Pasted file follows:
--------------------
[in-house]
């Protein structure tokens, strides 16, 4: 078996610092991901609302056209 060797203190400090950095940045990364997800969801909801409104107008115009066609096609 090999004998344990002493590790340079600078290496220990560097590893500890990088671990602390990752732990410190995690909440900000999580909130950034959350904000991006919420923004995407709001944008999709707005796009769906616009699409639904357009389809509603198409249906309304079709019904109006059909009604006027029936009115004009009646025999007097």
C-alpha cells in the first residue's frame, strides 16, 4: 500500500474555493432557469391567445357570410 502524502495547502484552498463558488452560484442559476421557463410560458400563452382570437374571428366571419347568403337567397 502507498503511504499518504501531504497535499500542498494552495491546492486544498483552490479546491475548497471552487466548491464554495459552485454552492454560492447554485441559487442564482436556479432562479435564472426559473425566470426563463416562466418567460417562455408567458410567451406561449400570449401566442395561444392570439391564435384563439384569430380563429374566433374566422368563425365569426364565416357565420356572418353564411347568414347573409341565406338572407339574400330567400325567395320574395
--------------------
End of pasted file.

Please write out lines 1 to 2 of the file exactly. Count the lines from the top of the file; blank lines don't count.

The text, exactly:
[in-house]
């Protein structure tokens, strides 16, 4: 078996610092991901609302056209 060797203190400090950095940045990364997800969801909801409104107008115009066609096609 090999004998344990002493590790340079600078290496220990560097590893500890990088671990602390990752732990410190995690909440900000999580909130950034959350904000991006919420923004995407709001944008999709707005796009769906616009699409639904357009389809509603198409249906309304079709019904109006059909009604006027029936009115004009009646025999007097």